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Buddha’s Palm stars Derek Yee as Long Jianfei, a man who loses it all and finds himself the disciple of one of the most feared masters of the martial world: Flaming Cloud Devil, played by Alex Man Chi-Leung. The story unfolds in the shadow of a great battle on Tian Shan that left Flaming Cloud Devil blind and the jianghu in a state of uneasy peace. The threat of Flaming Cloud Devil’s return, prompts the leader of Ten Thousand Sword Clan, Heavenly Foot, to assemble forces against him. The movie follows the adventures of Jianfei and his companions (played by Kara Hui and Candice Yu).

This film puts a smile on my face every time I view it. All that is fun and exciting about wuxia movies is in Buddha’s Palm: grudges, wild techniques, feuding sects and broken hearts rooted in misunderstanding or deception. But it adds a look and feel that draws on its manhua source material and early 80s fantasy and science fiction to create something totally new.

Early in the movie Jianfei obtains the son of the golden dragon (an egg with a brilliant red energy inside) and the golden dragon dagger. When he draws the former it hums and looks like a green lightsaber (almost a full year before Luke’s green saber was introduced in Return of the Jedi). A lot of Buddha’s Palm has that feel. If you were alive in 1982, a lot of the effects, sounds and colors will be familiar.

This creates a rich and intimate world that blends influences for a visually delightful experience. The locations are evocative and exciting to explore, but more importantly, they feel connected. The sets produce a dark and misty forested landscape sprinkled with caves, temples and eerie manors. But the sets also sparkle with metallic guardians and brightly ornamented lairs.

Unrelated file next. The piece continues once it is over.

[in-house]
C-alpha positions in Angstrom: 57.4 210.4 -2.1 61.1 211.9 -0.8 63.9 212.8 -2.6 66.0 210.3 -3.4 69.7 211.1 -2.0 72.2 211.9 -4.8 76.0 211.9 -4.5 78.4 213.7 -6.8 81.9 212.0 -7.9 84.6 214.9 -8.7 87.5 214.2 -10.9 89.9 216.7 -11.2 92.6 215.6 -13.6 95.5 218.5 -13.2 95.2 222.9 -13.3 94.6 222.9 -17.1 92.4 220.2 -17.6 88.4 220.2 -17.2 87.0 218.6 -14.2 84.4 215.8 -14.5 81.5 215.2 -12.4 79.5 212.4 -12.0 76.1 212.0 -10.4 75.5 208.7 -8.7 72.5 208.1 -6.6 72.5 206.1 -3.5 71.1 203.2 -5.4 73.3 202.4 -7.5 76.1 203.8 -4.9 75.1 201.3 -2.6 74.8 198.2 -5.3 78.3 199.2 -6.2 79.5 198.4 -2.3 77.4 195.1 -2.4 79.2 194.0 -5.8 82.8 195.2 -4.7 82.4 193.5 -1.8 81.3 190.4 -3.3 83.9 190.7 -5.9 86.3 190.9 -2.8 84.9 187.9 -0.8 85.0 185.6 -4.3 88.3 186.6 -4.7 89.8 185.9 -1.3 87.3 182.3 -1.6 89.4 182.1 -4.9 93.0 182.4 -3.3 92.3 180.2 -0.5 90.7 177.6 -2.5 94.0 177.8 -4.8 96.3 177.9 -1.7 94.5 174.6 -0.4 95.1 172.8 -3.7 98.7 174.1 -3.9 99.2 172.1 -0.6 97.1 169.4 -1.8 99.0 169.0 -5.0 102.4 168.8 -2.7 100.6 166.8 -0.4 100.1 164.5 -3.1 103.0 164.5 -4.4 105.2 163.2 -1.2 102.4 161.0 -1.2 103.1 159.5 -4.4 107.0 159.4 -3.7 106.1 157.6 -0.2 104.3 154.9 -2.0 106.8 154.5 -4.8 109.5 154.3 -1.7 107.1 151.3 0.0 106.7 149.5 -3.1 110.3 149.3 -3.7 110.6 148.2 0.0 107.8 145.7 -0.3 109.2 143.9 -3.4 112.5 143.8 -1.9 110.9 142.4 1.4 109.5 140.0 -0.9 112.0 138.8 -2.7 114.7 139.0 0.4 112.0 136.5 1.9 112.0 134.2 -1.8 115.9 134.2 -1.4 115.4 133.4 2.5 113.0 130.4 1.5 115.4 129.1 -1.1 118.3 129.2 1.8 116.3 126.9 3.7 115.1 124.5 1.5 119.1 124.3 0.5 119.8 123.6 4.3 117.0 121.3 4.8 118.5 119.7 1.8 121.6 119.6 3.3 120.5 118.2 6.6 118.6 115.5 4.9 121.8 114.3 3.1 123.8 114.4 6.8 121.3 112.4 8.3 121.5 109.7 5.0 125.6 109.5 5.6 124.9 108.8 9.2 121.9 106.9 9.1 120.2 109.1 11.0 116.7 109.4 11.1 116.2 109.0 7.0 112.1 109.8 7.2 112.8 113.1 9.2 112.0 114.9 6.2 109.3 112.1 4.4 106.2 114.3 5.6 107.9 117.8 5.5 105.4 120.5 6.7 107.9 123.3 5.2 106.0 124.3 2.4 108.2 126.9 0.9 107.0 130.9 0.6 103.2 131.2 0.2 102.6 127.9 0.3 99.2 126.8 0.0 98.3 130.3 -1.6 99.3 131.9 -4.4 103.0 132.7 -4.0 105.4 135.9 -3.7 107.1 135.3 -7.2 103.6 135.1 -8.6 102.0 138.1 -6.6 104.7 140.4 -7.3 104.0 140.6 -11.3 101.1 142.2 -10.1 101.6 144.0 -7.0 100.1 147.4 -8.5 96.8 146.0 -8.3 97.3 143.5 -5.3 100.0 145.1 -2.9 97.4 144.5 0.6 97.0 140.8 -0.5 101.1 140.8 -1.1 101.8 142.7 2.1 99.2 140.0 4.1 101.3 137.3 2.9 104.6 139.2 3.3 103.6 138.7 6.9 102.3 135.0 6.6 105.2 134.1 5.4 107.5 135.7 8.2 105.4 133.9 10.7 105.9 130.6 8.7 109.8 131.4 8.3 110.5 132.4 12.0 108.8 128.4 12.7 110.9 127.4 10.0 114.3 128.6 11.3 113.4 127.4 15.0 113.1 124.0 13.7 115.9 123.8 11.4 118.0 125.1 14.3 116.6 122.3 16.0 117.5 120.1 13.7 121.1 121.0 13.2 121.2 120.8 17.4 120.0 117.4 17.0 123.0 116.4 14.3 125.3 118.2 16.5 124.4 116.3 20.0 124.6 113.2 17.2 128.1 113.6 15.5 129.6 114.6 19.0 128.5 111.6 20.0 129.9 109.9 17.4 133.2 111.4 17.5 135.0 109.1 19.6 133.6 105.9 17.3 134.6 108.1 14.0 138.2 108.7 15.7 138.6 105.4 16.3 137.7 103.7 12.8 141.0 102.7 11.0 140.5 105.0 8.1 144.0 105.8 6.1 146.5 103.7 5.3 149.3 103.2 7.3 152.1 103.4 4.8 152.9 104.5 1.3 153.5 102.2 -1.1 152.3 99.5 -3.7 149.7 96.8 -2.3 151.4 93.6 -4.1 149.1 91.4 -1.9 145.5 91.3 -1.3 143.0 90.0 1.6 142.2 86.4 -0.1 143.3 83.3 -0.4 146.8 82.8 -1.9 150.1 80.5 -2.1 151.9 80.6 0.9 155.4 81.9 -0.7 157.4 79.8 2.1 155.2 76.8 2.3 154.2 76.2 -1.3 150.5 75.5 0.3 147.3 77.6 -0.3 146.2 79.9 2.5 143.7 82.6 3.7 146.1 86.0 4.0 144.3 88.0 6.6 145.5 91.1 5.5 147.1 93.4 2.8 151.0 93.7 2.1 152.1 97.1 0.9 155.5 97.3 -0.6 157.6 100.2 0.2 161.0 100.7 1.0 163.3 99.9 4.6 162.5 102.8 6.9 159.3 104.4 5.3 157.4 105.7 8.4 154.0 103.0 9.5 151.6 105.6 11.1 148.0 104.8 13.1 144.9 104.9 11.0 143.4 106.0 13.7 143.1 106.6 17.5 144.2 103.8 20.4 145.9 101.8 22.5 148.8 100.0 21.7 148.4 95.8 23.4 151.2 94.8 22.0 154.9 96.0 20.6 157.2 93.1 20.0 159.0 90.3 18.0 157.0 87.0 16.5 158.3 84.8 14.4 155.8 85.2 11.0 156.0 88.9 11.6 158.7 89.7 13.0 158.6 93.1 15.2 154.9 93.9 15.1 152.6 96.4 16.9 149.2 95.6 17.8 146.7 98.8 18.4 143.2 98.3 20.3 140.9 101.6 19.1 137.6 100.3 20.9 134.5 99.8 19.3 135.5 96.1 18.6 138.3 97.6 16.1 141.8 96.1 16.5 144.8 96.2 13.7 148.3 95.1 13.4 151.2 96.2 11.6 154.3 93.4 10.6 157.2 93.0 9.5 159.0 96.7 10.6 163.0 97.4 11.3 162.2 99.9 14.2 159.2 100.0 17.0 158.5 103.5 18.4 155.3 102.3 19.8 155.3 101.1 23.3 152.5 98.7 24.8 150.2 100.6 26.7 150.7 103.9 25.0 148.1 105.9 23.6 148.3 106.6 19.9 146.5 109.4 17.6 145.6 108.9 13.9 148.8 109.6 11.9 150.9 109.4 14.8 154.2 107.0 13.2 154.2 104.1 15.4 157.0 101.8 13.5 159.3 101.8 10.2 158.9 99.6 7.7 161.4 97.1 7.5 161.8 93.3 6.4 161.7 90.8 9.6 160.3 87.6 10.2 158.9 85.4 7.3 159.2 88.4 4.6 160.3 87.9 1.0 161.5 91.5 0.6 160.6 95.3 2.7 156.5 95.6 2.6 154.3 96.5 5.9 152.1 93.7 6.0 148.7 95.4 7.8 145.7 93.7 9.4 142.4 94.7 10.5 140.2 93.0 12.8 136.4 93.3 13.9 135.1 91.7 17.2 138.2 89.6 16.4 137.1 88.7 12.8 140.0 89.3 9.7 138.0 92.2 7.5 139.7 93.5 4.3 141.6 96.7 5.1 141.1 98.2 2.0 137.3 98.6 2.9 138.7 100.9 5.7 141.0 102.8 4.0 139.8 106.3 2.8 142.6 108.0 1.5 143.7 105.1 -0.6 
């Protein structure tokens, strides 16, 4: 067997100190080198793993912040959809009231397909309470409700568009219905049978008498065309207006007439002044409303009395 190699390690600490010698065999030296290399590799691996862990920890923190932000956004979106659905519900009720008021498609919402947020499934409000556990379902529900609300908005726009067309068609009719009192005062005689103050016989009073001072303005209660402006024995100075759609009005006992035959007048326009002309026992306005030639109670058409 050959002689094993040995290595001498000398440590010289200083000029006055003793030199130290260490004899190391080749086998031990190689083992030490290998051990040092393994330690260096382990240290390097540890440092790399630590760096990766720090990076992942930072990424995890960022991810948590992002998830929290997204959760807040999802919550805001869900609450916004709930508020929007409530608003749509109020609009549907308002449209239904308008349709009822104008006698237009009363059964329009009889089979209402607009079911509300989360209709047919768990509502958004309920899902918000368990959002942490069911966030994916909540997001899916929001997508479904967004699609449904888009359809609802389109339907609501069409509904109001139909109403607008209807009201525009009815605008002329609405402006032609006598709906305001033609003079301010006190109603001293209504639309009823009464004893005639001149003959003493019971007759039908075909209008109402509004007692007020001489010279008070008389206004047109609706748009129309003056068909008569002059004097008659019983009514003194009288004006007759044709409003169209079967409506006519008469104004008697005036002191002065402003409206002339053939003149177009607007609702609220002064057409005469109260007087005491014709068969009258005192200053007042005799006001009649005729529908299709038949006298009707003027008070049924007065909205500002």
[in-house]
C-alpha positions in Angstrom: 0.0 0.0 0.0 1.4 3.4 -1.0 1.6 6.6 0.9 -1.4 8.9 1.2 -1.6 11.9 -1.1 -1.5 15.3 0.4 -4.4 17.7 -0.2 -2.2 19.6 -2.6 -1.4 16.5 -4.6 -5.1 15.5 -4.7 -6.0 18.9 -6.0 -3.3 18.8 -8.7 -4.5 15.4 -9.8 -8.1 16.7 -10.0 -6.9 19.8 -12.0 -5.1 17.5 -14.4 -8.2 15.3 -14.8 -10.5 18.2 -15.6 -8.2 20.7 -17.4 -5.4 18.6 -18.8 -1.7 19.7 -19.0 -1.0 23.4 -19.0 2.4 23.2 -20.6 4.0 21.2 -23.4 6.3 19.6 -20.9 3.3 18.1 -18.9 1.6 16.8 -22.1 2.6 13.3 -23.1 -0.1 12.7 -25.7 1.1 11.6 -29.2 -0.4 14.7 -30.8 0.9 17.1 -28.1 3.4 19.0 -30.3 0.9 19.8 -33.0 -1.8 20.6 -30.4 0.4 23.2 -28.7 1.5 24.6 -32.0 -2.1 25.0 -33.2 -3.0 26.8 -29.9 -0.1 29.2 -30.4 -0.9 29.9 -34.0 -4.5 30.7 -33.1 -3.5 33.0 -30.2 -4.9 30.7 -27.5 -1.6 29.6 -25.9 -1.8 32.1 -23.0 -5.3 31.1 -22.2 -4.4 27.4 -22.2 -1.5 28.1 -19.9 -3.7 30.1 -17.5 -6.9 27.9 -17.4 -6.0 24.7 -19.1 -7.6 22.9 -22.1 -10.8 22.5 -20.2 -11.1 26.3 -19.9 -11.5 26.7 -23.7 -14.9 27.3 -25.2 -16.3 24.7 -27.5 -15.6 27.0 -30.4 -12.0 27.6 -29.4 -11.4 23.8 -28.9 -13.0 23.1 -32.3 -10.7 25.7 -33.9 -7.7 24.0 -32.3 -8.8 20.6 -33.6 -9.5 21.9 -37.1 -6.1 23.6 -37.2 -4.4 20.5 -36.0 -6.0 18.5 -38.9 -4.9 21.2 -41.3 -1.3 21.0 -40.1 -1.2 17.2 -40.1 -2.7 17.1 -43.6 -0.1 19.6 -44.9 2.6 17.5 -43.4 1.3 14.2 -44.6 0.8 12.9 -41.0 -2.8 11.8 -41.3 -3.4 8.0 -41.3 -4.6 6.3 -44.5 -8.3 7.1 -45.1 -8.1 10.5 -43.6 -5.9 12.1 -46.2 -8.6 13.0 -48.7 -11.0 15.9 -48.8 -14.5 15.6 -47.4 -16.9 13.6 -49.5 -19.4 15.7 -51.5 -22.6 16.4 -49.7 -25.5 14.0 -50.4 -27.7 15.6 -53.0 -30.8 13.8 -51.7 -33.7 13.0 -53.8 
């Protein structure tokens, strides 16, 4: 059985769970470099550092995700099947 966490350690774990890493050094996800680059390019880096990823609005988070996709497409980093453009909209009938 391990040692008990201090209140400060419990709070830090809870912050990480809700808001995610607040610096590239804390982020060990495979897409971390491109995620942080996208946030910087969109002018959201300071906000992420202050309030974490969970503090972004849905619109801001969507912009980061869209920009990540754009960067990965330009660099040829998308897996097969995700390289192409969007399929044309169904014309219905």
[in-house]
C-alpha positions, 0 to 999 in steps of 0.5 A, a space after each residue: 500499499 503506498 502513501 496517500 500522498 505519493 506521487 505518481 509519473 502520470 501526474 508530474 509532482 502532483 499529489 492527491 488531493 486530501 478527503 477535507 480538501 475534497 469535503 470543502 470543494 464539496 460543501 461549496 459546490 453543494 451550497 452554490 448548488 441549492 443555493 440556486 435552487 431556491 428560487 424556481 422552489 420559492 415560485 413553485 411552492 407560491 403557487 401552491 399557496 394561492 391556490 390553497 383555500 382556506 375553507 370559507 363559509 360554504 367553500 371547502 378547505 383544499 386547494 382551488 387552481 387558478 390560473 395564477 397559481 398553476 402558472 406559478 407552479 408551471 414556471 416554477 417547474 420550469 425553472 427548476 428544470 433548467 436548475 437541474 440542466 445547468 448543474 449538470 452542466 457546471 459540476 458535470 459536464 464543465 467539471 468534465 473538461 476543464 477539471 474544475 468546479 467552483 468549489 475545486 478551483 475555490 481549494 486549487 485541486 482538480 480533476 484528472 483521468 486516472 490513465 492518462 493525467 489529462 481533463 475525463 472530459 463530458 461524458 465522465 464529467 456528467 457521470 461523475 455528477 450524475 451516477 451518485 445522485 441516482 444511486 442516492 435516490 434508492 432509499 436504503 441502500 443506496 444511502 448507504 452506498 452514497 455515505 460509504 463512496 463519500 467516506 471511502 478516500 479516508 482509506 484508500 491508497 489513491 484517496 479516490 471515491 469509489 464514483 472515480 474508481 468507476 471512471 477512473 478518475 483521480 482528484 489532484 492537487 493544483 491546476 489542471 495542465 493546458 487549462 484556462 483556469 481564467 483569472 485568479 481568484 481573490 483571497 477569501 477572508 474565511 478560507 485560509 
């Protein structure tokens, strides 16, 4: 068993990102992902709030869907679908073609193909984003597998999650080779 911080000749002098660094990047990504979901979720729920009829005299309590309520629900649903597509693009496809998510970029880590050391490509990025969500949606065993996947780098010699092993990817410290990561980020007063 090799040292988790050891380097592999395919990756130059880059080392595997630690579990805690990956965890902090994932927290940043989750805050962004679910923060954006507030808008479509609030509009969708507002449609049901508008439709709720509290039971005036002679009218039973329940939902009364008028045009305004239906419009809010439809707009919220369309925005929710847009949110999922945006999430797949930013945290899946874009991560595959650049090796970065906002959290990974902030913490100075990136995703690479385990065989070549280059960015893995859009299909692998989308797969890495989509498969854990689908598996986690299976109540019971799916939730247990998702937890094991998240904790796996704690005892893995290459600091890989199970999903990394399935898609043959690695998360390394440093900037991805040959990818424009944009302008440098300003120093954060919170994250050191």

The level of magic and fantasy present in Buddha’s Palm is considerably higher than many earlier Shaw Brothers wuxia. There is a creature in the movie that serves as a companion to the heroes named Dameng. He appears to be a pixiu, longma or similar flying creature and looks like something right out of Jim Henson’s workshop. He is also surprisingly entertaining and adds to the movie’s overall feel.

The martial arts in Buddha’s Palm are gloriously exaggerated. Perhaps most notable is Heavenly Foot’s, Heavenly Strong Foot technique. He is able to extend his kicks and enlarge his leg as he strikes, unleashing a flow of green Qi energy against his foes. His leg reaches across rooms and down from great heights and can also strike with crushing force. The Buddha’s Palm technique itself is a rotoscoped blaze of flaming red.

Like a lot of movies from this time, it can shift tone rapidly and is peppered with humor. But it does a very good job at key moments of using that rapid-fire energy and the contrast for truly arresting displays of power. For instance, when a group of sect leaders make hilarious excuses to disguise their cowardice as they confront Flaming Cloud Devil, this is followed immediately by a shot where he rotates in the air reciting a mantra that I found breathtaking. If the whole film were serious in tone, I think I might not have been as struck by that moment.

Buddha’s Palm veers into parody but in a way that I think fans of wuxia can appreciate. There is a self-awareness in the narration of the movie that is witty but not overbearing. In one example when a character is easily betrayed by another, the narrator says “I think he seldom reads wuxia fiction.” The narration is done with affection and adds to the experience rather than take away from it.

Perhaps the best part of the movie is Lo Lieh as Bi Gu of East Island. In my opinion, this is one of his most endearing performances. Just as a concept, Bi Gu is a funny character, but Lo Lieh’s facial expressions and physical antics add so much to the joy of the movie. Kara Hui as the impatient and blunt Qiu Yu Juan is also quite memorable.

Buddha’s Palm is a film willing to take chances. Its unfiltered inventiveness and borrowing may cross too many lines for some viewers, but it is one of the most entertaining films in the genre. Its gonzo wuxia style is hard to resist.